Take the game ball. Most of it is made from leather. For Wilson game balls–the only name in the NFL game–the petrochemical process comes in when the cow hides are tanned at the Horween Leather factory in Chicago. More petrochemicals come in at Wilson’s factory in Ada, Ohio, where workers sew the leather panels with a cotton and vinyl backing. A polyurethane bladder is then inserted into the ball, and it’s laced up with polyester thread.
A fossil-free football would require alternatives for these petrochemicals–namely, the lining, the bladder, and the laces. Fortunately, bioplastics made from sources such as sugars or starches are a fast-growing industry. Valued at $11.6 billion in 2022, the global bioplastics industry is projected to grow to $43.7 billion in 2030.
“There's an energy transition happening, but there's the sustainable materials transition happening at the same time,” said Sasha Calder, head of impact at Geno, one of many growing bioplastics companies. Geno’s latest partnership with lululemon replaces the nylon in their athletic wear with a nylon product made from sugars from sugar cane, sugar beets, or corn.
Wilson Sporting Goods has even suggested it plans to be part of that transition. In a statement to HEATED, spokesperson Sarah Houseknecht said the company would be including bioplastics in a new line, which includes footballs. “The more sustainable solutions we are incorporating are a bio-based EVA from sugar cane and utilizing more rPET fibers recycled from water bottles,” she said.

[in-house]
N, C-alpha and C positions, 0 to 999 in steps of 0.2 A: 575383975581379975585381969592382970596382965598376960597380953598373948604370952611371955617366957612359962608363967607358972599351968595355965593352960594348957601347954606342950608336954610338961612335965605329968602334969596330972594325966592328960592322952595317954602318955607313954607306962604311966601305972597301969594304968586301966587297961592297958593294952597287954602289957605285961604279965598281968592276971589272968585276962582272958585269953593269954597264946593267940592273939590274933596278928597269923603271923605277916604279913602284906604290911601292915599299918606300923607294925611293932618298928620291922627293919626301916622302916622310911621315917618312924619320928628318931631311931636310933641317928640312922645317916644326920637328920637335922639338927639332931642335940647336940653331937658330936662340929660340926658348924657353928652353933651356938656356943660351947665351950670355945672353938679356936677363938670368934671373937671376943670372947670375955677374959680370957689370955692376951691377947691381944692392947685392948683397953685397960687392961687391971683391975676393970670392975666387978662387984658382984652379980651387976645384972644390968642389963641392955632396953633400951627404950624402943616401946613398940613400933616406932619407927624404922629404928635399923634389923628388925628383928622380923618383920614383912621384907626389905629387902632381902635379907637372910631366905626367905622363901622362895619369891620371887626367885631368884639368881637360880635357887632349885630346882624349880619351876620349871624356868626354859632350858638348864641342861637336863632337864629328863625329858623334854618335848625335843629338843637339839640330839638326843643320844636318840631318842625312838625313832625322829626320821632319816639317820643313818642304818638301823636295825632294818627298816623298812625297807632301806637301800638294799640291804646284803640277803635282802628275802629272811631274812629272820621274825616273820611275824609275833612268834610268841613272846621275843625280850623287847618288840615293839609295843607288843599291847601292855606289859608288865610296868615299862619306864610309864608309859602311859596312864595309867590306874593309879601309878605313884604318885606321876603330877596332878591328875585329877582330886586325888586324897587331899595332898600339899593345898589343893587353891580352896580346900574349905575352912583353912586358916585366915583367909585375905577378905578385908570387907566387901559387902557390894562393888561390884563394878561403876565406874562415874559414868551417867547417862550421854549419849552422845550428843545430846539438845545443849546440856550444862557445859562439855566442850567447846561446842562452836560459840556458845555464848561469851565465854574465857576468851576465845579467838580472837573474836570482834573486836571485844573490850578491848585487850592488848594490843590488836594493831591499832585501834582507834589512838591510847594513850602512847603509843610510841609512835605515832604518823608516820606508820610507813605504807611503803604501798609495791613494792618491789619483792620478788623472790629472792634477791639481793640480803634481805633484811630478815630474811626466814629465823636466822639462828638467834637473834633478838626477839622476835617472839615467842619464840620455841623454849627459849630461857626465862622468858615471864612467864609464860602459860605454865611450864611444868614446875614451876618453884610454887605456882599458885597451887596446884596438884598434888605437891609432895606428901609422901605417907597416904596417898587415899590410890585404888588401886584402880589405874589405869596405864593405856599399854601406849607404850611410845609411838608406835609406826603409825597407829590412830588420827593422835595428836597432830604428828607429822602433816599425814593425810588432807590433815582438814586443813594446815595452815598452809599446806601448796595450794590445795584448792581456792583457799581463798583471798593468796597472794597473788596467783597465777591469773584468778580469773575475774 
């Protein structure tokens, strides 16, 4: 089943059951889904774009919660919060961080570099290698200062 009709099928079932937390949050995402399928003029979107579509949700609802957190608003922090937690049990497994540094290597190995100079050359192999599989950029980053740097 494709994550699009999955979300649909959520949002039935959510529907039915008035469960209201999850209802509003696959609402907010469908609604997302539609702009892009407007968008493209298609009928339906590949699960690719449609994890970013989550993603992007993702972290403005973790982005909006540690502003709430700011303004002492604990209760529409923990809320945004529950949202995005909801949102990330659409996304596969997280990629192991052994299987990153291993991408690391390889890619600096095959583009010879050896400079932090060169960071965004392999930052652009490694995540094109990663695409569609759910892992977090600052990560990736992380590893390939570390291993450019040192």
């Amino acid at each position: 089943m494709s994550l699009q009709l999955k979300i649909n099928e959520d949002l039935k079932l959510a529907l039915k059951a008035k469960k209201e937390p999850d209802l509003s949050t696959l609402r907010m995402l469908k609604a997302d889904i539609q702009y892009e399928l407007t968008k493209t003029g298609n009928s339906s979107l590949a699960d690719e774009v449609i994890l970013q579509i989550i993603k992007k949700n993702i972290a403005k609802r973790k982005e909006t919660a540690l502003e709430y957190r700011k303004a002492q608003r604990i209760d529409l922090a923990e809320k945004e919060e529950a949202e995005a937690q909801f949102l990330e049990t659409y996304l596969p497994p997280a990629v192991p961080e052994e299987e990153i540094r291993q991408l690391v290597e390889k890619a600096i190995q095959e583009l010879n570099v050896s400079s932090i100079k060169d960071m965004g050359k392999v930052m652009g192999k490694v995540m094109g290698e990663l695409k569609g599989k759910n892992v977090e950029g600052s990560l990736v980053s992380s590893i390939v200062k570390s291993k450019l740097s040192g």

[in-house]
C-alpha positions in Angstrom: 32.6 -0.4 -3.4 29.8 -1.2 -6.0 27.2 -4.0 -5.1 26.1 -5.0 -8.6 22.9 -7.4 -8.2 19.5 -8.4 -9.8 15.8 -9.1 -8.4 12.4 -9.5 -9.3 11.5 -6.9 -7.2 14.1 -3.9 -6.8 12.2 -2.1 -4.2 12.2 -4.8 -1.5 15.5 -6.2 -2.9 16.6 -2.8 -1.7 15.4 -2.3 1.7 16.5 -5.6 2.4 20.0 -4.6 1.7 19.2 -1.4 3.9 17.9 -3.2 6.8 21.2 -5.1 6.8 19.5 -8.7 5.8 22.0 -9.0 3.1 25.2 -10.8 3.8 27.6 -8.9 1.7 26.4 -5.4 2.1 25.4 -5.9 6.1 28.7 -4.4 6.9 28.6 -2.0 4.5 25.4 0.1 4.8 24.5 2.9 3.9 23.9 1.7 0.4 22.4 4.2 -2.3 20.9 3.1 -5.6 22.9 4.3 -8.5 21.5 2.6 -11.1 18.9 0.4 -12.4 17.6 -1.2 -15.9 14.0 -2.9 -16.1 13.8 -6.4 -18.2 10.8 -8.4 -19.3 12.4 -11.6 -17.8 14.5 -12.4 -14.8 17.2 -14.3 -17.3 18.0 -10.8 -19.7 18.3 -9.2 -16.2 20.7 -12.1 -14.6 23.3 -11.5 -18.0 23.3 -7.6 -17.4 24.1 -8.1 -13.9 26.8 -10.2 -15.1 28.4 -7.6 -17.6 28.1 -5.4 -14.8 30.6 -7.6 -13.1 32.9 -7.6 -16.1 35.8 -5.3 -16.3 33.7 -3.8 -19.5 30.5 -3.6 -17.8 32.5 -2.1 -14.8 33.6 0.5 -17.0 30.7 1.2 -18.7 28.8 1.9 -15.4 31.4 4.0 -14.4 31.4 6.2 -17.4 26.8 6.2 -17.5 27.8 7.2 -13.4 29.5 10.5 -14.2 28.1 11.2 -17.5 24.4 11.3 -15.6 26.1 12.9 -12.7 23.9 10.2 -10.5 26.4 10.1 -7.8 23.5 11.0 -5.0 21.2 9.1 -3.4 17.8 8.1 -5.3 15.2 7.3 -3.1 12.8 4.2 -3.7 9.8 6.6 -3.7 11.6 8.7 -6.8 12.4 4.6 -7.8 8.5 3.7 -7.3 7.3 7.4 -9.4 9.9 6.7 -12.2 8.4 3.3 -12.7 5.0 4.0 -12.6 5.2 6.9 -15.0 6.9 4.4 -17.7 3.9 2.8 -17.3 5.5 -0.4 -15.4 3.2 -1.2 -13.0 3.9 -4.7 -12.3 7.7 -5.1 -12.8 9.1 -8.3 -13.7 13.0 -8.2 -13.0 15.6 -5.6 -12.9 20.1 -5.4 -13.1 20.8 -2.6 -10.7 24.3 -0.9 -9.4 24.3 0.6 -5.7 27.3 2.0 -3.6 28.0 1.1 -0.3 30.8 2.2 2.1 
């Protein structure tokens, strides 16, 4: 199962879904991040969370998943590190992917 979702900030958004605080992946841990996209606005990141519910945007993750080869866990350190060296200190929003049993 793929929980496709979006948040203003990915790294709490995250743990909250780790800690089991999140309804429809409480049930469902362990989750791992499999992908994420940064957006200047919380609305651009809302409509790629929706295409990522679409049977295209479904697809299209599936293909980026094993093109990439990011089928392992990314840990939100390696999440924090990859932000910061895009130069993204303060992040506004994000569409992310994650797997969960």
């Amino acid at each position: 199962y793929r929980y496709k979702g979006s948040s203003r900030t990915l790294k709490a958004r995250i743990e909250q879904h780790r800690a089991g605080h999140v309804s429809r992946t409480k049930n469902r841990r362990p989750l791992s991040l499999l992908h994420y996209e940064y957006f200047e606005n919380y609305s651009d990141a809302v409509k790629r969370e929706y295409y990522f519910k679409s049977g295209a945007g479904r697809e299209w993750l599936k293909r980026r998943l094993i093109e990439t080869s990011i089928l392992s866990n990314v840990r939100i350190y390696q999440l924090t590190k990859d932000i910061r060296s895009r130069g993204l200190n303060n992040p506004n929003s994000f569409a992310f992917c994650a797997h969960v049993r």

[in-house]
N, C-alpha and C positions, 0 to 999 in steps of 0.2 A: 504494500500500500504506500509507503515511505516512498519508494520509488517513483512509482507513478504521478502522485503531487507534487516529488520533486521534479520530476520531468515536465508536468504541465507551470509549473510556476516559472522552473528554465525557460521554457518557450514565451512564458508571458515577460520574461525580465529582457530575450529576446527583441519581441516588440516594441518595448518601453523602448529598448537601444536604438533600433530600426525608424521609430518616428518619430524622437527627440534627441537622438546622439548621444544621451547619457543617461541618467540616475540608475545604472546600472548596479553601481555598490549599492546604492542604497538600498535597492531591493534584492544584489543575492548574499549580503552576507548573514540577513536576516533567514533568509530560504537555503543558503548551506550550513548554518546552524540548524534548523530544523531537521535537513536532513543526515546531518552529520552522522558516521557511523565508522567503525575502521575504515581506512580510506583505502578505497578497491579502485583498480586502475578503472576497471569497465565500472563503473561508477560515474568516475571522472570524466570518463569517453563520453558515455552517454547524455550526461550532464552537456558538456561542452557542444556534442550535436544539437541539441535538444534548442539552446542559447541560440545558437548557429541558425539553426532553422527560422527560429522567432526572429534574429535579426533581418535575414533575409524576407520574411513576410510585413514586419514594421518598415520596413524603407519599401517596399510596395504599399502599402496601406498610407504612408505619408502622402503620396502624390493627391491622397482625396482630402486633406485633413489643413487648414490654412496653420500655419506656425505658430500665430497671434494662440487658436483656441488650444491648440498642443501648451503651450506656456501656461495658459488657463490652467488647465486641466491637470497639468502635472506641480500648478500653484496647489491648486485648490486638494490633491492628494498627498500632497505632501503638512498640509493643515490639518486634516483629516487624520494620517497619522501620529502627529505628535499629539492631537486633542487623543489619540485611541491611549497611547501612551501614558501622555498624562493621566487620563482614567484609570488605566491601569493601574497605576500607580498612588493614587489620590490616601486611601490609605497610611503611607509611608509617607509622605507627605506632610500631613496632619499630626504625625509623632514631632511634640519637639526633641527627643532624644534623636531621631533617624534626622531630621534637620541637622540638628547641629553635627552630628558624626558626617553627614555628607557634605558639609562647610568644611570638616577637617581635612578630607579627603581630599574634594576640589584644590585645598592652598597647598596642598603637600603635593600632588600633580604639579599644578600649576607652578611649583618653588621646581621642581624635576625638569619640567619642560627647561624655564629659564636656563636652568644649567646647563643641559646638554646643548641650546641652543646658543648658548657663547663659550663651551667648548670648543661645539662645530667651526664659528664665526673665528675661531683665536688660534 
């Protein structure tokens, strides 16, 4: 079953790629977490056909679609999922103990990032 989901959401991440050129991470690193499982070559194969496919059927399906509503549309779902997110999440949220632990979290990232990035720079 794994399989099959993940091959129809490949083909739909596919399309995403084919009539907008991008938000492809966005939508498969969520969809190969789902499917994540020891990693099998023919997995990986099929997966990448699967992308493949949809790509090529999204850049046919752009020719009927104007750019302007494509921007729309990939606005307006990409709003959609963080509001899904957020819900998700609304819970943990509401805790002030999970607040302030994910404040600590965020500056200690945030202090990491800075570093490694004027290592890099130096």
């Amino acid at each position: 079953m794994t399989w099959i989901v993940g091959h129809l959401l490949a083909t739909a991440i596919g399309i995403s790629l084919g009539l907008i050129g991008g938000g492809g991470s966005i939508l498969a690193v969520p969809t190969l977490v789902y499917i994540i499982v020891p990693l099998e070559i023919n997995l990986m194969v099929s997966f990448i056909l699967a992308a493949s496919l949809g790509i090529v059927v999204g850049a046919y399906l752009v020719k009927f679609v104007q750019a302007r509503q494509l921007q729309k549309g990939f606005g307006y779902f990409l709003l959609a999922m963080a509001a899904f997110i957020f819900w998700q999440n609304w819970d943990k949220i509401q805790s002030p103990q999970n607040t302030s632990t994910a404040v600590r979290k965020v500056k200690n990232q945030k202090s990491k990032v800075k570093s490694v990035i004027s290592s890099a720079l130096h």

Bioplastics, like many climate solutions, are far from environmentally perfect. They are not a catch-all solution to the plastic problem. And implementing them on a large scale would likely be costly. But these are the challenges that come with trying to create a world with substantially less fossil fuels.
That world is possible, despite what the fossil fuel industry wants you to believe.
Using America’s sport to fearmonger and mislead
In addition to lying about the possibility of fossil-free footballs, Energy Transfer’s disappearing football commercial attempts to mislead viewers about what climate activists actually want.